Among patients with advanced non–small cell lung cancer, patient-reported pain and difficulty swallowing were each linked with worse survival. These results were published in the Annals of Oncology.
Lung cancer remains the leading cause of cancer death in the U.S. Non–small cell lung cancer (NSCLC) is the most common type of lung cancer, accounting for 75%–80% of all lung cancers.
For patients with cancer, an increasing amount of research attention is being paid to health-related quality of life. Health-related quality of life refers to several measures of physical, emotional, and social functioning. Measurement of health-related quality of life may be used to track the effects of cancer treatment on a patient’s well-being, and may also provide information about cancer prognosis.
To explore the relationship between pre-treatment health-related quality of life and survival, researchers in Europe evaluated information from 391 patients with Stage IIIB or Stage IV NSCLC.
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- Among the various measures of quality of life, the two that were significantly linked with survival were pain and difficulty swallowing (dysphagia). On a scale of 0 to 100, each 10-point increase in patient-reported pain was linked with an 11% increase in risk of death. A 10-point increase in the severity of patient-reported dysphagia was linked with a 12% increase in risk of death.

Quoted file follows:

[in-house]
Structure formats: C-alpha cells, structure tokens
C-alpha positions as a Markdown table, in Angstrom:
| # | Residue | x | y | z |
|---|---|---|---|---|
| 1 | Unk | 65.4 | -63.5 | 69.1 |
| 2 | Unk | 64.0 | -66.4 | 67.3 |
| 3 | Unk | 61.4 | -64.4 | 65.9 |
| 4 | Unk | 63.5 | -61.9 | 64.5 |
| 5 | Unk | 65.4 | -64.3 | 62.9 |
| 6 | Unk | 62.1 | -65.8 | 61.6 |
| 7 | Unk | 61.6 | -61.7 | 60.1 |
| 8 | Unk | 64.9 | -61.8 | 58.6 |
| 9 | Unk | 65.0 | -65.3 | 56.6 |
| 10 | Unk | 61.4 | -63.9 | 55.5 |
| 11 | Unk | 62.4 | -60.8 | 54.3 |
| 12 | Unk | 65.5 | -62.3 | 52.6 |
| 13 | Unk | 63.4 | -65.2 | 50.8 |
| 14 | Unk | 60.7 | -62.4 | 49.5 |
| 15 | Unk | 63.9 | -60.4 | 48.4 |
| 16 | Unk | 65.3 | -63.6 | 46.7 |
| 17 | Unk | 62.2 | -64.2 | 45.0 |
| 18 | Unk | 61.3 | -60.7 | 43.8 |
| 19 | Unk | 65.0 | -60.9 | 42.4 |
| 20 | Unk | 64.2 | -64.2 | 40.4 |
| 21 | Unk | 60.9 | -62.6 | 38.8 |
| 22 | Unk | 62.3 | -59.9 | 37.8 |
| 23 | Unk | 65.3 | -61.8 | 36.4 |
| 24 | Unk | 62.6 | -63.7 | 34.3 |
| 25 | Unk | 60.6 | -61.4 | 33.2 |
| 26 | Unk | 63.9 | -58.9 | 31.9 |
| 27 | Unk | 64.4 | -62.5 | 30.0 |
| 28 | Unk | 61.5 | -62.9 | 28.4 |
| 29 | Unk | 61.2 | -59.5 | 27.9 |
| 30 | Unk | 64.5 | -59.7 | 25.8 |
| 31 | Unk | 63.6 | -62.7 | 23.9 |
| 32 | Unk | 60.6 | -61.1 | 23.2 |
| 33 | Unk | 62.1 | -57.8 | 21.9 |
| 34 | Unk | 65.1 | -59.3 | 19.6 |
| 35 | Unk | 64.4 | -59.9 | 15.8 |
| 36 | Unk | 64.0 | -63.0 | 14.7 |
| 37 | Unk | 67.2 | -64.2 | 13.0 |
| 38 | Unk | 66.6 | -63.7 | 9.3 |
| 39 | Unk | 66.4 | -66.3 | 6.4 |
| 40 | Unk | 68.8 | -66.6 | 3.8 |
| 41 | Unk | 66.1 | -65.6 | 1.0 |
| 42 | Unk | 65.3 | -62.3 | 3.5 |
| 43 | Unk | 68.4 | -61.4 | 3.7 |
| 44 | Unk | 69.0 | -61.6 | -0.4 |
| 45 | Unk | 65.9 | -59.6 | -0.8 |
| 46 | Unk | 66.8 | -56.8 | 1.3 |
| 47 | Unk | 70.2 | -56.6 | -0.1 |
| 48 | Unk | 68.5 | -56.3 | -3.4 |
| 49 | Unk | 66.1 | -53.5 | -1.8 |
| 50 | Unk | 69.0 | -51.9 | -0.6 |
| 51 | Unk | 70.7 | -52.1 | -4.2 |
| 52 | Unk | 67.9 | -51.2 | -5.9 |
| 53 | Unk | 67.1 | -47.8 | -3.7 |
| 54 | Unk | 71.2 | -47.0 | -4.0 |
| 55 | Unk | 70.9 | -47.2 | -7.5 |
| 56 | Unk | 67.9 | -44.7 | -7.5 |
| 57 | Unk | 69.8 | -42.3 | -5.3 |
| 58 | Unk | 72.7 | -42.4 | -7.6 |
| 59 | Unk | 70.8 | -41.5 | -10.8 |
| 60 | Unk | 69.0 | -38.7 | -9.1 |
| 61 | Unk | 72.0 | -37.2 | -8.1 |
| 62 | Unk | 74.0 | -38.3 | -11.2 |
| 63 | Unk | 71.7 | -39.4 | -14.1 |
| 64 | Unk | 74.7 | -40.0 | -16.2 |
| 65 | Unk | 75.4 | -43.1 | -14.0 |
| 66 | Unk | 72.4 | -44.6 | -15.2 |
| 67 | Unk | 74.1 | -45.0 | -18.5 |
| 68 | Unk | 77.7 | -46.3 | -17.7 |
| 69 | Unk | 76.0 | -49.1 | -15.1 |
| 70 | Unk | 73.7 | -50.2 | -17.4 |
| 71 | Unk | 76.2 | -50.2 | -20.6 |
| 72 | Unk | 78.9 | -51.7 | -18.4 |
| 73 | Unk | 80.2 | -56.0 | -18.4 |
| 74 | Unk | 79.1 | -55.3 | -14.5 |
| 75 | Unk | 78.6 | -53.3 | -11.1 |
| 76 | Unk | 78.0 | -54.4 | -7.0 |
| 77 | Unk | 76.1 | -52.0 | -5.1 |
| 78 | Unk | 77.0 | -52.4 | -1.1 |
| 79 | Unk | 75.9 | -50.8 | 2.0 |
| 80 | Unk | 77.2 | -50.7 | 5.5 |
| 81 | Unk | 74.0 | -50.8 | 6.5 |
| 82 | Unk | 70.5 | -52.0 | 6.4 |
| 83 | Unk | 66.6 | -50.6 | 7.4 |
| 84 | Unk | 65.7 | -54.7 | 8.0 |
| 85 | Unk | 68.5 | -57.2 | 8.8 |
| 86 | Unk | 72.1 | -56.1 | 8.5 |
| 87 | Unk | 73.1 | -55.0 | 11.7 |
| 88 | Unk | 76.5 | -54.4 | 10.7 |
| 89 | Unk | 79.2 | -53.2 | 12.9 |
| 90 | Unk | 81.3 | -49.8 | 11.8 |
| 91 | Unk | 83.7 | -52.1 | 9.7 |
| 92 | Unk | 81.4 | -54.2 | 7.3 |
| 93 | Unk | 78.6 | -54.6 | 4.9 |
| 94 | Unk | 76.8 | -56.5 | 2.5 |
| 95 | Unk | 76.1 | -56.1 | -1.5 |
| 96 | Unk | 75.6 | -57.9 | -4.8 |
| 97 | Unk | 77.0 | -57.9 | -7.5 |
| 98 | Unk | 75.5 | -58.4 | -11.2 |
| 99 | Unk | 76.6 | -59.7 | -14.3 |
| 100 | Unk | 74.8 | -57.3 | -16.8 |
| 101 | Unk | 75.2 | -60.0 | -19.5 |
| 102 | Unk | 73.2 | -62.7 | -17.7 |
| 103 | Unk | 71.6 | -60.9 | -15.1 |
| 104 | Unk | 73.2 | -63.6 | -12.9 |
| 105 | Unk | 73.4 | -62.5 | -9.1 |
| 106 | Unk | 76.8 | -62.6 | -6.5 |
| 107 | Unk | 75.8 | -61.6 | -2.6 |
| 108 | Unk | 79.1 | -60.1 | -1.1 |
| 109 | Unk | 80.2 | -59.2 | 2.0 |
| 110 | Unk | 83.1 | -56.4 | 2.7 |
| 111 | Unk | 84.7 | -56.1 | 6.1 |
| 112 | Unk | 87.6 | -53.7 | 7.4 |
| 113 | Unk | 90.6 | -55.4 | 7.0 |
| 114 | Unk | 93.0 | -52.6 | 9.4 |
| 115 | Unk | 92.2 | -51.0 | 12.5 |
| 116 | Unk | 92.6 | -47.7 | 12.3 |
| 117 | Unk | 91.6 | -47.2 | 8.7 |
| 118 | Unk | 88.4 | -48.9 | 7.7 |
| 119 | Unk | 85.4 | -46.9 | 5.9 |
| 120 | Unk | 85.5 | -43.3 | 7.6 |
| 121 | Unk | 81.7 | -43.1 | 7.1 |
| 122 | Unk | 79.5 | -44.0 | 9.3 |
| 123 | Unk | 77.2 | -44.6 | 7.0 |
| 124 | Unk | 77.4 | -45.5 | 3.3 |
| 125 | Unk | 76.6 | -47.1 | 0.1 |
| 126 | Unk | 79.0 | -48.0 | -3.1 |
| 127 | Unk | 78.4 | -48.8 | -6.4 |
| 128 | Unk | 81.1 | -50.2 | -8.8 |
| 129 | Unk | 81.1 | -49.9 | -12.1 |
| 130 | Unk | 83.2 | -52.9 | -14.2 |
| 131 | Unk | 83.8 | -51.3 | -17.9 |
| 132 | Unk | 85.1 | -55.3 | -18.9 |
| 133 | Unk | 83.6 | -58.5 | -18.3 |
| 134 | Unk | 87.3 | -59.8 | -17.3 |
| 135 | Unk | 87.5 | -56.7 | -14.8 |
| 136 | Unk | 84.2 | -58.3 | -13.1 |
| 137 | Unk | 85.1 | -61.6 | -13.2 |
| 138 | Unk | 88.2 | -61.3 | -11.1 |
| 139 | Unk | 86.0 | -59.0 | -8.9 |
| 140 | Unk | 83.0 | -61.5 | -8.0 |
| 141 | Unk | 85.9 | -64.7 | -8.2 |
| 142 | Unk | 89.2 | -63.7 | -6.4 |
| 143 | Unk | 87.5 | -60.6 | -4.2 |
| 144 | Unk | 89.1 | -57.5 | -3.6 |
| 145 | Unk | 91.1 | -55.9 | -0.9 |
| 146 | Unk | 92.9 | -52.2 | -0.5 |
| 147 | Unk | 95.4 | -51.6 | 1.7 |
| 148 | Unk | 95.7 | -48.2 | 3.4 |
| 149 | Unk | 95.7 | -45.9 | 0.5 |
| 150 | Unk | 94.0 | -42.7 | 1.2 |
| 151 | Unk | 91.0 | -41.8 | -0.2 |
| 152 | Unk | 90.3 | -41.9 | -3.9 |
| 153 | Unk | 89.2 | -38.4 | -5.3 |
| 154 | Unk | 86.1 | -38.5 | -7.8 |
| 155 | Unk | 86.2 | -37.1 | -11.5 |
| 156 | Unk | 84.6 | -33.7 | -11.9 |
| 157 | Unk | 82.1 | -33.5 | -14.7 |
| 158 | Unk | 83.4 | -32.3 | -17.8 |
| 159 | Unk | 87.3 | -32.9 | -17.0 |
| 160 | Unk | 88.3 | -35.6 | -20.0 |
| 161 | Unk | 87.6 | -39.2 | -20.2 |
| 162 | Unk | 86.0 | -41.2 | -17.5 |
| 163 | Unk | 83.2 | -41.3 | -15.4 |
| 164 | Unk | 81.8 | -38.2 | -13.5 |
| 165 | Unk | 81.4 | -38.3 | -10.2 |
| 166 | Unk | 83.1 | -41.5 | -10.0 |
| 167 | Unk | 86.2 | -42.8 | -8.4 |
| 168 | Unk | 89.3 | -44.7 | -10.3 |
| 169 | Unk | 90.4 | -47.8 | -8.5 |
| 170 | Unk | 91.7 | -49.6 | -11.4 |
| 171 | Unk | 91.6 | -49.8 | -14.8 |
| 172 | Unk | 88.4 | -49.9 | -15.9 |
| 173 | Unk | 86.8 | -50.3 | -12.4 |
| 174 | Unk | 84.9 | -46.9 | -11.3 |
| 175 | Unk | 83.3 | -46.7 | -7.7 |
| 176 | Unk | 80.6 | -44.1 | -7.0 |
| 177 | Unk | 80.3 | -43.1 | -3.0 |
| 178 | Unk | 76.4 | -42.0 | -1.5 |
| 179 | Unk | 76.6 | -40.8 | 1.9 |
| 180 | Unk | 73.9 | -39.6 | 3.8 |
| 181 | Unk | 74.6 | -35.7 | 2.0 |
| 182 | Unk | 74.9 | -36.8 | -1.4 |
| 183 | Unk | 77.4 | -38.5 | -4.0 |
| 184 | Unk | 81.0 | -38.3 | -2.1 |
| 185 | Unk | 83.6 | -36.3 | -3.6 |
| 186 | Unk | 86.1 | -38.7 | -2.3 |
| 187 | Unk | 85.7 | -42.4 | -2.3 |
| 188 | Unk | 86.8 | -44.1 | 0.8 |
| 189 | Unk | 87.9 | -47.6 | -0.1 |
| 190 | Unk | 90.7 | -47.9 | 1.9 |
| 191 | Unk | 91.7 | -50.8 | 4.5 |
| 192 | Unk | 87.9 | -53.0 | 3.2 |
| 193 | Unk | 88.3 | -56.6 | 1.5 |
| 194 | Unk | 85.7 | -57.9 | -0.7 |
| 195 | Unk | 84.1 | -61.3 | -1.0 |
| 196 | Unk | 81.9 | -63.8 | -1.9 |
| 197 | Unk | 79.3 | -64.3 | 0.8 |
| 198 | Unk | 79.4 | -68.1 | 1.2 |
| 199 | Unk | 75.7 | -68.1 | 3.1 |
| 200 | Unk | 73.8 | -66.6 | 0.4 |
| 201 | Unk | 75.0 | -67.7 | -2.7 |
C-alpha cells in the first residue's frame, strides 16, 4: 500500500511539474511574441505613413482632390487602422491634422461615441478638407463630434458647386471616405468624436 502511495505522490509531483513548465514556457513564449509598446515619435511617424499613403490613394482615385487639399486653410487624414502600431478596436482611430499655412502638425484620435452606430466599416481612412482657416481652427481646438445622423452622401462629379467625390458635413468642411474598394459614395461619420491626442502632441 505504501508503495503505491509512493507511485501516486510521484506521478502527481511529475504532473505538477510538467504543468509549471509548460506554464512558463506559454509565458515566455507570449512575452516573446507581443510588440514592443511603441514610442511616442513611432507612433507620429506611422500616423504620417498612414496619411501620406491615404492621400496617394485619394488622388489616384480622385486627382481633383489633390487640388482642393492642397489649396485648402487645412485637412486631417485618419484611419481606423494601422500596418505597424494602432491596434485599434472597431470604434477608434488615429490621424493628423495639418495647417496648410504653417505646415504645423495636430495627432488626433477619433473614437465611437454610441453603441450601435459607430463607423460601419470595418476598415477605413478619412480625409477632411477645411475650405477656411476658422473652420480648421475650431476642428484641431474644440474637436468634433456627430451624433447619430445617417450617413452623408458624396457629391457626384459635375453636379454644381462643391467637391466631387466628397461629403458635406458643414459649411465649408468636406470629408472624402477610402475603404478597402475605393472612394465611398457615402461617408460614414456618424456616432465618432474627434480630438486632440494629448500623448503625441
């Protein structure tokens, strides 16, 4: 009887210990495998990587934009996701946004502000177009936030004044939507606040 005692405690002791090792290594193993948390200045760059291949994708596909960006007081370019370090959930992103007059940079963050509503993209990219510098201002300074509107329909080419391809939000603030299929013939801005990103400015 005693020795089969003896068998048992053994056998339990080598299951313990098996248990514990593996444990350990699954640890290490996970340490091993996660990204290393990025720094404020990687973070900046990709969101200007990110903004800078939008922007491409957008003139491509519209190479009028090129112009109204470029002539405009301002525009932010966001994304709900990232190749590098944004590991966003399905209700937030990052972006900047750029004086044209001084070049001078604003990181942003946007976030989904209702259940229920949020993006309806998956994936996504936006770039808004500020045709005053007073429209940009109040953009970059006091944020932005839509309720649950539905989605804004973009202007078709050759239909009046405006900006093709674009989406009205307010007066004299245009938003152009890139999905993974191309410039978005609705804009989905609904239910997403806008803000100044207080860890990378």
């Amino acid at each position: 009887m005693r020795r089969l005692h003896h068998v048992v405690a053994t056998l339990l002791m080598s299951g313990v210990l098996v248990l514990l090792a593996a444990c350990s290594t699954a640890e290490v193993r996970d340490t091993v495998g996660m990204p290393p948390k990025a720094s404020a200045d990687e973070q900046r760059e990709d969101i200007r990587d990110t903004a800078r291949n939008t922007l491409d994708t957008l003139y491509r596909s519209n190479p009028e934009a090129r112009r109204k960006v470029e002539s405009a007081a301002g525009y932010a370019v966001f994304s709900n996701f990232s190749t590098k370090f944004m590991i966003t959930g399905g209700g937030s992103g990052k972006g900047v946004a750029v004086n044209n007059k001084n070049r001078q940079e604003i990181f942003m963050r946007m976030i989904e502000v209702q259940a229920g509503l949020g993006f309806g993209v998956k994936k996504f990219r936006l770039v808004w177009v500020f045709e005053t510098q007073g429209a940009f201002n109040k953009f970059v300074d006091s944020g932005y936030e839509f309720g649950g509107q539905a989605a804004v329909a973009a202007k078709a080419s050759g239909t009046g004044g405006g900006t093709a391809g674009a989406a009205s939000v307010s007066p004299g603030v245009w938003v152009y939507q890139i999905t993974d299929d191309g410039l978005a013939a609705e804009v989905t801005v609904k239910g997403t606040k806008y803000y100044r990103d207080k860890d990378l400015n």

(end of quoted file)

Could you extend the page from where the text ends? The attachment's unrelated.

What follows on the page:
- Other predictors of survival were gender and performance status (a measure of disability). Females and patients with a better performance status had better survival.
- Based on information about a patient’s pain, dysphagia, gender, and performance status, the researchers developed a prognostic index that divided patients into three prognostic groups. One-year survival ranged from 18% among patients in the worst prognostic group to 50% among patients in the best prognostic group.
The researchers conclude that pain and difficulty swallowing were linked with worse survival among patients with advanced NSCLC. The researchers note that collection of information about health-related quality of life may aid in clinical decision making by providing important prognostic information.
Reference: Efficace F, Bottomley A, Smit EF et al. Is a Patient’s Self-reported Health-related Quality of Life a Prognostic Factor for Survival in Non-small-cell Lung Cancer Patients? A Multivariate Analysis of Prognostic Factors of EORTC Study 08975. Annals of Oncology. 2006;17:1698-1704.
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